Risk Factors for Cerebrospinal Leak after Endoscopic Skull Base Reconstruction with Nasoseptal Flap
Objective/Hypothesis: The use of expanded endonasal surgery (EES) in the treatment of skull base neoplasms has increased significantly in recent years. Since 2006, the nasoseptal flap (NSF) has become the workhorse for the closure of skull base defects involving the anterior skull base, planum, sella and clivus. We hypothesized that defect site impacts the rate of CSF leak following EES.
Study Design: Retrospective cohort study.
Methods: Patients who underwent skull base defect repair using a NSF at the UCSF minimally invasive skull base center were retrospectively reviewed. Patient demographics, disease, and defect location and size were recorded along with the presence of a postoperative CSF leak. Data was analyzed using Fisher's exact test.
Results: 121 patient met inclusion criteria. Ten patients had a nasoseptal flap failure with CSF leakage, two in the anterior skull base (ethmoid, cribiform, planum), and eight in the central skull base (clivus, sella) (p = 0.047). Dural defect size > 2.0cm2 in the central skull base strongly correlated with the risk of flap failure (p = 0.031).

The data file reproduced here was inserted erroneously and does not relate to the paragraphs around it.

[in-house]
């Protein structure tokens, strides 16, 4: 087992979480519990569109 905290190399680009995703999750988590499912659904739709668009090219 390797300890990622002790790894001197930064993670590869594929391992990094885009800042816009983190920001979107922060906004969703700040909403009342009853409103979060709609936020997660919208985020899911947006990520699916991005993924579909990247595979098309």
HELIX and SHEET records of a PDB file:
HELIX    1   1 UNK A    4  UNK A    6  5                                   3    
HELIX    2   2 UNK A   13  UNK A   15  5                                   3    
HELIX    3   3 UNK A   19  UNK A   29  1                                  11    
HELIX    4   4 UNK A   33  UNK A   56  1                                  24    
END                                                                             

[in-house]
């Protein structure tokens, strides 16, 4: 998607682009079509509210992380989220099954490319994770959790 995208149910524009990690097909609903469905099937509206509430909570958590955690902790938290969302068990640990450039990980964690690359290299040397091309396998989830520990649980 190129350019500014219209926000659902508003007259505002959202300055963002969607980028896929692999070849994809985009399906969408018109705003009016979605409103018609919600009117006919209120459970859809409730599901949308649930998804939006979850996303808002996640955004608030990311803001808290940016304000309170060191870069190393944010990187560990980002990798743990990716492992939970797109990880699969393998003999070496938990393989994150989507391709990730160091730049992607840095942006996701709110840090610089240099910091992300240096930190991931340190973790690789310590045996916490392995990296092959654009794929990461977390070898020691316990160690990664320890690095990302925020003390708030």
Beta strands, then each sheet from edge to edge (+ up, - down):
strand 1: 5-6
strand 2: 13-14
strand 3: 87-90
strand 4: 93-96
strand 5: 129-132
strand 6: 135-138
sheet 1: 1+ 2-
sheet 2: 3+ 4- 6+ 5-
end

Conclusions: This study of endoscopic closure of skull base defects using a NSF demonstrates there is an association between both surgical site and dural defect size with NSF failure. Expanded defects of the sella and clivus have an increased risk of failure and may warrant augmented techniques.